Care must be taken when referring to iterated exponentials, as it is common to call expressions of this form iterated exponentiation, which is ambiguous, as this can either mean iterated powers or iterated exponentials.
Notation
There are many different notation styles that can be used to express tetration (also known as hyper4; some of them can be used as well for hyper5, hyper6, and higher hyperoperations).
Name Form Description Rudy Rucker notation Used by Maurer [1901] and Goodstein [1947]; Rudy Rucker's book Infinity and the Mind popularized the notation. Knuth's uparrow notation Allows extension by putting more arrows, or, even more powerfully, an indexed arrow. Conway chained arrow notation Allows extension by increasing the number 2 (equivalent with the extensions above), but also, even more powerfully, by extending the chain Ackermann function Allows the special case to be written in terms of the Ackermann function. Iterated exponential notation Allows simple extension to iterated exponentials from initial values other than 1. Hooshmand notations^{[5]}
Hyperoperation notations
Allows extension by increasing the number 4; this gives the family of hyperoperations Text notation a^^n
a[4]n
Since the uparrow is used identically to the caret ( ^
), tetration may be written as (^^
); convenient for ASCII.Bowers's operators {a,b,4,1} or a {4} b
One notation above uses iterated exponential notation; in general this is defined as follows:
 with n "a"s.
There are not as many notations for iterated exponentials, but here are a few:
Name Form Description Standard notation Euler coined the notation , and iteration notation has been around about as long. Knuth's uparrow notation Allows for superpowers and superexponential function by increasing the number of arrows; used in the article on large numbers. Text notation exp_a^n(x)
Based on standard notation; convenient for ASCII. J Notation x^^:(n1)x
Repeats the exponentiation. See J (programming language)^{[6]}
Examples
In the following table, most values are too large to write in scientific notation, so iterated exponential notation is employed to express them in base 10. The values containing a decimal point are approximate.
1 1 1 1 1 2 4 16 65,536 2.00353 × 10^{19,728} 3 27 7,625,597,484,987 (3.6 × 10^{12} digits) 4 256 1.34078 × 10^{154} (8.1 × 10^{153} digits) 5 3,125 1.91101 × 10^{2,184} (1.3 × 10^{2,184} digits) 6 46,656 2.65912 × 10^{36,305} (2.1 × 10^{36,305} digits) 7 823,543 3.75982 × 10^{695,974} (3.2 × 10^{695,974} digits) 8 16,777,216 6.01452 × 10^{15,151,335} (5.4 × 10^{15,151,335} digits) 9 387,420,489 4.28125 × 10^{369,693,099} (4.1 × 10^{369,693,099} digits) 10 10,000,000,000 10^{10,000,000,000} (10^{10,000,000,000} digits)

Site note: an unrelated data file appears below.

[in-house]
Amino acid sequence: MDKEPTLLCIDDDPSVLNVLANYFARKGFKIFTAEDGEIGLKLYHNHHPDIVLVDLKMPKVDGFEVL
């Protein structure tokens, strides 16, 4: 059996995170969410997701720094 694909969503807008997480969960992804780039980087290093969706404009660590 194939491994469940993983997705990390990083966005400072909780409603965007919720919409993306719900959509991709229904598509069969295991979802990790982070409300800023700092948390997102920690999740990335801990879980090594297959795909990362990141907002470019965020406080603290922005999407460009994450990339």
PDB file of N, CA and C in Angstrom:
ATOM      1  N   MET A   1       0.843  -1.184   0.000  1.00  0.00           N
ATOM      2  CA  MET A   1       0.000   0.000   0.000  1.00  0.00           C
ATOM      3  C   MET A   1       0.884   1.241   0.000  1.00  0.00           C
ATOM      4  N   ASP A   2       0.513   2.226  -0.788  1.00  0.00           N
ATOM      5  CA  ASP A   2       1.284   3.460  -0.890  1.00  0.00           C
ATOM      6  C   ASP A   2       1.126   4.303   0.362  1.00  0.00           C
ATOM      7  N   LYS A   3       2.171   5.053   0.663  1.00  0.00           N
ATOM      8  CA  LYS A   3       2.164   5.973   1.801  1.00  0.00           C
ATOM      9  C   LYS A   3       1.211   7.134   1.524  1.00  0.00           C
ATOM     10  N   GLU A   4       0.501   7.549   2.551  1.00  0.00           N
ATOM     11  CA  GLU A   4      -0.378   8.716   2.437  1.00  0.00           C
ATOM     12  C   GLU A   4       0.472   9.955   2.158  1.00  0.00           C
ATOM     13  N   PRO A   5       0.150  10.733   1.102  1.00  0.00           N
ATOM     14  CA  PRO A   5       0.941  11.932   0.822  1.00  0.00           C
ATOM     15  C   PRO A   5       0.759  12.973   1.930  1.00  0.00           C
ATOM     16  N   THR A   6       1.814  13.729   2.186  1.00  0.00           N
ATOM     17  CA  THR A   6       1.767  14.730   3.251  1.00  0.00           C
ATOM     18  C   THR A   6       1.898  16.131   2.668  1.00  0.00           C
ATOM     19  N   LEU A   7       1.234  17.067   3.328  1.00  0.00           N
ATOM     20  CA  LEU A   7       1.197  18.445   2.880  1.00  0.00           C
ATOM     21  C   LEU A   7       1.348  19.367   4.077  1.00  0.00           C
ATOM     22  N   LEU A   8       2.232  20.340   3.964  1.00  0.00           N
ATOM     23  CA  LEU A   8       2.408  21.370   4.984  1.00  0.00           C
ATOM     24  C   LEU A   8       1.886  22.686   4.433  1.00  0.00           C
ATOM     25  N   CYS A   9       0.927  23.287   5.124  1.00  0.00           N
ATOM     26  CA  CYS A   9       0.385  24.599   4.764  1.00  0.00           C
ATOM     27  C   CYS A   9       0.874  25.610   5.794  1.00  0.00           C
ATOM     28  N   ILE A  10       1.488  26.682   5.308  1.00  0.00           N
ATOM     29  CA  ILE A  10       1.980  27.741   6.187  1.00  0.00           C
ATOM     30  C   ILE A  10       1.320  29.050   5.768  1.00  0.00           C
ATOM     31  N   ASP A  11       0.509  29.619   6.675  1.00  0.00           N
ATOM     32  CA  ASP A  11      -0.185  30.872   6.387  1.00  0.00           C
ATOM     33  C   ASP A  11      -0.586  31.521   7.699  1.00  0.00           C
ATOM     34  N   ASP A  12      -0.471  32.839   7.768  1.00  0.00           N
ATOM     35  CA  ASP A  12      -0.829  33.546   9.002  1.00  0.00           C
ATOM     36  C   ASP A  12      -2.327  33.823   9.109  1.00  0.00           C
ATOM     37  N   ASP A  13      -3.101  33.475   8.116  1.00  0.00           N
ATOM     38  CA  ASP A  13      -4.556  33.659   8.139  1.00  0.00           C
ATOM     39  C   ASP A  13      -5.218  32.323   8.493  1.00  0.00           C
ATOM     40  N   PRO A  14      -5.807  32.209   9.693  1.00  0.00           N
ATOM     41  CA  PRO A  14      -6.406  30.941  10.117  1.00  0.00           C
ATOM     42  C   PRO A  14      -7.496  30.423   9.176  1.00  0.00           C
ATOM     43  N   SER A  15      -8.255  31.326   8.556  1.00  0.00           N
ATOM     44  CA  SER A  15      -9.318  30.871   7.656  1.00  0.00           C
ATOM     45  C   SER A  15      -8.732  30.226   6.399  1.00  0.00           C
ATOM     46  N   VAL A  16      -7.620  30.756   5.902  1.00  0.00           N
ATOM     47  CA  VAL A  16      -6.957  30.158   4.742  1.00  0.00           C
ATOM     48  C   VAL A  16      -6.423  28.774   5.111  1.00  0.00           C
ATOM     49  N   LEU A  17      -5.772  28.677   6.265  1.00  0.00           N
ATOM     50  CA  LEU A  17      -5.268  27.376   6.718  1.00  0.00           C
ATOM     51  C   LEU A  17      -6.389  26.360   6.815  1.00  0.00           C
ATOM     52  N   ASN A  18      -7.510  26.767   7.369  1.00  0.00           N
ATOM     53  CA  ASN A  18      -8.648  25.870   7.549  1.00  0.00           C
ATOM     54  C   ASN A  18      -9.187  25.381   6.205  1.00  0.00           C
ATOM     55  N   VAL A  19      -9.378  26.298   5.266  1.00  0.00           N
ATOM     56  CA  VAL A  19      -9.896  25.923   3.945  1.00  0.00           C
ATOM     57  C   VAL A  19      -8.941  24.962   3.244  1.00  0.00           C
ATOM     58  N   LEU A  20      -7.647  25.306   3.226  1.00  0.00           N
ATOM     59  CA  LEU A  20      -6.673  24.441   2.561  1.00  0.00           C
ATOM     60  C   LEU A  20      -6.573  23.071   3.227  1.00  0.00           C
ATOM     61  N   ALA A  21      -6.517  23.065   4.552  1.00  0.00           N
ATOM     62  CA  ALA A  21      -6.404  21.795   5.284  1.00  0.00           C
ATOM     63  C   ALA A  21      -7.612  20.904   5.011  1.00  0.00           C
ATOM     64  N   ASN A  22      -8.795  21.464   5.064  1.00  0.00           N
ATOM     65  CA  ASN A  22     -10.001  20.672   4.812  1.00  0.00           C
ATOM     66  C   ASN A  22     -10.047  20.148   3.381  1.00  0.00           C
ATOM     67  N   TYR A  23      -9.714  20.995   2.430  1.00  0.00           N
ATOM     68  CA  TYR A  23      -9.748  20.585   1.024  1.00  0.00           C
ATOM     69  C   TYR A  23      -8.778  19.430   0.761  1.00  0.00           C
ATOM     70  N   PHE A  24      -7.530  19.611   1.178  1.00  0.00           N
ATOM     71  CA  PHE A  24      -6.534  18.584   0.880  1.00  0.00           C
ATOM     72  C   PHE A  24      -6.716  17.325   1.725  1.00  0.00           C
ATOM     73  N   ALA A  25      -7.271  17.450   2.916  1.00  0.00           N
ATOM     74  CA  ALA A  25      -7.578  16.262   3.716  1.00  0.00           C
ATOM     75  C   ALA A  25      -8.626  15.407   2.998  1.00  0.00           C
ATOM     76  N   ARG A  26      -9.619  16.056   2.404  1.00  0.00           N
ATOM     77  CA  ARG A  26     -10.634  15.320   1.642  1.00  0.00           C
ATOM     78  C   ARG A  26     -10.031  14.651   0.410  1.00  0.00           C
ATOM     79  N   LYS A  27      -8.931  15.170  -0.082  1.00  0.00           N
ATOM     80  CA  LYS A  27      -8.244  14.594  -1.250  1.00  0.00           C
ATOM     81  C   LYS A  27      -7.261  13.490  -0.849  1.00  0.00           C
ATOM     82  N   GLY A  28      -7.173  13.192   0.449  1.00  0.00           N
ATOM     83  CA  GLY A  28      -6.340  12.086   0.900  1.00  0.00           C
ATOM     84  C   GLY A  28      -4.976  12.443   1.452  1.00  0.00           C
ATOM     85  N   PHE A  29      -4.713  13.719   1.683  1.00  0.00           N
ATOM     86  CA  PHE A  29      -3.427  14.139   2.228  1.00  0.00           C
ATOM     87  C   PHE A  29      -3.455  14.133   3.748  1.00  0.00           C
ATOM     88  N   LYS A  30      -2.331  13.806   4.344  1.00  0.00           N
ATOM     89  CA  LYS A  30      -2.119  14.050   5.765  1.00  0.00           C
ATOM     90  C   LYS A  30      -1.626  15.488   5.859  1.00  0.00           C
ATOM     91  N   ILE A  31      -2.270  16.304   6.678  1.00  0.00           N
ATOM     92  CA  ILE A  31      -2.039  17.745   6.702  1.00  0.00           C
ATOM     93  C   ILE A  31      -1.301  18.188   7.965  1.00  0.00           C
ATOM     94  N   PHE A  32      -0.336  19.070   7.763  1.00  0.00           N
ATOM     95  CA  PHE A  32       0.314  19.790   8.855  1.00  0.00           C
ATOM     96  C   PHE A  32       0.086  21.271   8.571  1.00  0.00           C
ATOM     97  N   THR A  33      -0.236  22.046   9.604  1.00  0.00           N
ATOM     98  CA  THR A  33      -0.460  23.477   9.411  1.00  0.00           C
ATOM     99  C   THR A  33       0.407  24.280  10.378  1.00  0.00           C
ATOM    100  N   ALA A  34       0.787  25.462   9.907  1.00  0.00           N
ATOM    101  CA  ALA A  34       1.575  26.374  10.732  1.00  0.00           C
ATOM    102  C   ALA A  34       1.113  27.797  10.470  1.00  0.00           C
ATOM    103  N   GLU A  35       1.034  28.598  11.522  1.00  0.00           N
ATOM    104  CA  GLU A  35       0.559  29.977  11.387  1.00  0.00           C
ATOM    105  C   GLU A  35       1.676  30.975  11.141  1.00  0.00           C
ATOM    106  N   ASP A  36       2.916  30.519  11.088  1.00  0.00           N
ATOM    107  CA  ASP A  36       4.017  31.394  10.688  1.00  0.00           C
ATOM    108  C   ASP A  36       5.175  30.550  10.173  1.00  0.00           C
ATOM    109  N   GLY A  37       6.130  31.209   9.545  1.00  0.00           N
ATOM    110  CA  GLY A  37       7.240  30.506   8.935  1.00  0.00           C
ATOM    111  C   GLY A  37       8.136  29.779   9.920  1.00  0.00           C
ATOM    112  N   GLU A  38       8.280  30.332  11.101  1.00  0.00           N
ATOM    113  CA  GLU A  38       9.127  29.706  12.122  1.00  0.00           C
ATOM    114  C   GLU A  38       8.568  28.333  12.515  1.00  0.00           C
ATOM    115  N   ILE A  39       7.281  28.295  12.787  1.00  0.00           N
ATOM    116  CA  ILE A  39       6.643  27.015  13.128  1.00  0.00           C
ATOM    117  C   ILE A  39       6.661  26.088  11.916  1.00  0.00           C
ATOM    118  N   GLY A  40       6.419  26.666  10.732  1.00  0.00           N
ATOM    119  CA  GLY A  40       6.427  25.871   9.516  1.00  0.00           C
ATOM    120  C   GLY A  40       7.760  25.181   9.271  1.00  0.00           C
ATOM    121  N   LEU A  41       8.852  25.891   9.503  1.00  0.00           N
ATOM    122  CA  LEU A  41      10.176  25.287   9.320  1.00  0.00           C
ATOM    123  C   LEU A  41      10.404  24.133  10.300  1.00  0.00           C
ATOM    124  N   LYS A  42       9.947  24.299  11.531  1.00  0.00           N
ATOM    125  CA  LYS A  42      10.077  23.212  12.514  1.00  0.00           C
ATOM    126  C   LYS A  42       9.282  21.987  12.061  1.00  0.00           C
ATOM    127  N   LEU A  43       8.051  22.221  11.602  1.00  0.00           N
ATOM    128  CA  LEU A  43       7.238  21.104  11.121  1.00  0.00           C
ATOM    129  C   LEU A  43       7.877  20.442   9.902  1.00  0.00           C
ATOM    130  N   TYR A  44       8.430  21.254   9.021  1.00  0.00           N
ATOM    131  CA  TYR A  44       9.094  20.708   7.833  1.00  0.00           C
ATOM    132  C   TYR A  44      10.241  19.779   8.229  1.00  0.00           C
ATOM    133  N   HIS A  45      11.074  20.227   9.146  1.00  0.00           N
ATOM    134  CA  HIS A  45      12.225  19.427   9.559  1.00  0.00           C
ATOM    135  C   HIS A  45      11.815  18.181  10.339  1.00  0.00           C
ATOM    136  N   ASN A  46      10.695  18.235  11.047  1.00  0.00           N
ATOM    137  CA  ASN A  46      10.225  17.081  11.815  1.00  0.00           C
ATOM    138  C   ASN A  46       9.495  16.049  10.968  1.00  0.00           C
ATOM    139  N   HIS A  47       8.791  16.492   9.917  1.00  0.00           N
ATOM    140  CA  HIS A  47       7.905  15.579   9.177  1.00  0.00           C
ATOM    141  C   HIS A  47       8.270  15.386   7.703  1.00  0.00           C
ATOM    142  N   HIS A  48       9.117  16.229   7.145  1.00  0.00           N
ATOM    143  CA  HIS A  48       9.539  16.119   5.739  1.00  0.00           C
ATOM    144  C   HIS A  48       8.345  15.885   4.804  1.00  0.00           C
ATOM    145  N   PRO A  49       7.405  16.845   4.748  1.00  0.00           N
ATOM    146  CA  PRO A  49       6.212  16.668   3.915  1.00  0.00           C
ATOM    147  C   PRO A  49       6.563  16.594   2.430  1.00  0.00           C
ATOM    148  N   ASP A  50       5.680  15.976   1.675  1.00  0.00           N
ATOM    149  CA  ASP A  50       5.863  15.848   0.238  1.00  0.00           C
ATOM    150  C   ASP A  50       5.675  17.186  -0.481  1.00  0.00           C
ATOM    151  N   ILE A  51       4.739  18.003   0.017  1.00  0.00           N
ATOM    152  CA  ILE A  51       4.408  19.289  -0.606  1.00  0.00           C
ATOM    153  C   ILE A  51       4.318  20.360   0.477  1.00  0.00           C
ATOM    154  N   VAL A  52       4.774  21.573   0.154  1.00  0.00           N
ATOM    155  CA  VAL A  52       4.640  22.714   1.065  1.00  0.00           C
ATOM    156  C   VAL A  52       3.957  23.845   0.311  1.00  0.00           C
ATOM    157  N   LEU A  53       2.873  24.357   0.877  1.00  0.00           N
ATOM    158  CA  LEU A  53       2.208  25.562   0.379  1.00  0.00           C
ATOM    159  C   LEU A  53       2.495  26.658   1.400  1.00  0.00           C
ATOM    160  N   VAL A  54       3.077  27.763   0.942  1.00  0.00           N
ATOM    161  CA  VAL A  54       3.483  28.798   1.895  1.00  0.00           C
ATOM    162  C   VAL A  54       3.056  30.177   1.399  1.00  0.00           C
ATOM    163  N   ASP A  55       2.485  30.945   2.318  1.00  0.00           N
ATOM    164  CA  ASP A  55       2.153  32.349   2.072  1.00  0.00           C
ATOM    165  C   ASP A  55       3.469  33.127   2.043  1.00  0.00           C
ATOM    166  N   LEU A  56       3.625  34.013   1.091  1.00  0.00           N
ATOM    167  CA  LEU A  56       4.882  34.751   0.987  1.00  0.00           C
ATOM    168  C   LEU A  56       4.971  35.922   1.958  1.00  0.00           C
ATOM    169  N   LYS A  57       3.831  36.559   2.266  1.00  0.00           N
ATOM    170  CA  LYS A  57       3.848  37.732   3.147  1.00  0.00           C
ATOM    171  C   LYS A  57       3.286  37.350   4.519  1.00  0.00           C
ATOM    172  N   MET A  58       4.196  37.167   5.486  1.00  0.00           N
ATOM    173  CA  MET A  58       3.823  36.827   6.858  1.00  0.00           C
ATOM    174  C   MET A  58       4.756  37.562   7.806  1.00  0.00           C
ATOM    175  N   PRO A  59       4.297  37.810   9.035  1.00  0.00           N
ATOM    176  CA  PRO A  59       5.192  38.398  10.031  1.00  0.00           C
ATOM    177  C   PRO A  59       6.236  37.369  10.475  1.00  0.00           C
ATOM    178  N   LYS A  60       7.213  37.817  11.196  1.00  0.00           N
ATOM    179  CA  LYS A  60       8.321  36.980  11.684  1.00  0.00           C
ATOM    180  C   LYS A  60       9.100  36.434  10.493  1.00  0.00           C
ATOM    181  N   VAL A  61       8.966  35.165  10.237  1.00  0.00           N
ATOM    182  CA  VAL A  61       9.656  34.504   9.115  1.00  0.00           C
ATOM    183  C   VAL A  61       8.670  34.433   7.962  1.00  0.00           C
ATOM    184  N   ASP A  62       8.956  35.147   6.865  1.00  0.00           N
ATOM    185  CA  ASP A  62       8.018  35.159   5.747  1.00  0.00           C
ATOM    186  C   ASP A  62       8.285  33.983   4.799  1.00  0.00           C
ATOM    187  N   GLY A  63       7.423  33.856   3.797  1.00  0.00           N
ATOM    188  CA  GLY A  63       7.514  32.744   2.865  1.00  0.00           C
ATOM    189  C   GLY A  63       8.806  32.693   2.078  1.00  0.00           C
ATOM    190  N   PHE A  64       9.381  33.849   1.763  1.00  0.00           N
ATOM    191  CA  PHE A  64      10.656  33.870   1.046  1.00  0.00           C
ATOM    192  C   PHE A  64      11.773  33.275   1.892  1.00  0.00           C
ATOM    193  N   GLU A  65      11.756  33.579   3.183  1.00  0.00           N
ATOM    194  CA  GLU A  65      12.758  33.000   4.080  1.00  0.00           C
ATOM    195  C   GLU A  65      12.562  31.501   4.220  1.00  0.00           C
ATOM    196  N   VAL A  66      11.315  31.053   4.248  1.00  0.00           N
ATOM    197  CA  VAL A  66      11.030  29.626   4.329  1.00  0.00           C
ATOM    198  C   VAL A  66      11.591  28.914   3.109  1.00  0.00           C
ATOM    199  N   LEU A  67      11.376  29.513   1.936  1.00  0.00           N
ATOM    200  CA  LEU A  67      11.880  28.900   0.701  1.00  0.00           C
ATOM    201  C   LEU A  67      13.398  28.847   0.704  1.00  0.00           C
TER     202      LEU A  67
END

Extensions
Tetration can be extended to define and other domains as well.
Extension of domain for bases
Extension to base zero
The exponential is not consistently defined. Thus, the tetrations are not clearly defined by the formula given earlier. However, is well defined, and exists:
Thus we could consistently define . This is equivalent to defining .
Under this extension, , so the rule from the original definition still holds.
Extension to complex bases
Since complex numbers can be raised to powers, tetration can be applied to bases of the form z = a + bi (where a and b are real). For example, in ^{n}z with z = i, tetration is achieved by using the principal branch of the natural logarithm; using Euler's formula we get the relation:
This suggests a recursive definition for ^{(n+1)}i = a' + b'i given any ^{n}i = a + bi:
The following approximate values can be derived:
Solving the inverse relation, as in the previous section, yields the expected ^{0}i = 1 and ^{(−1)}i = 0, with negative values of n giving infinite results on the imaginary axis. Plotted in the complex plane, the entire sequence spirals to the limit 0.4383 + 0.3606i, which could be interpreted as the value where n is infinite.
Such tetration sequences have been studied since the time of Euler, but are poorly understood due to their chaotic behavior. Most published research historically has focused on the convergence of the infinitely iterated exponential function. Current research has greatly benefited by the advent of powerful computers with fractal and symbolic mathematics software. Much of what is known about tetration comes from general knowledge of complex dynamics and specific research of the exponential map.
Extensions of the domain for (iteration) "heights"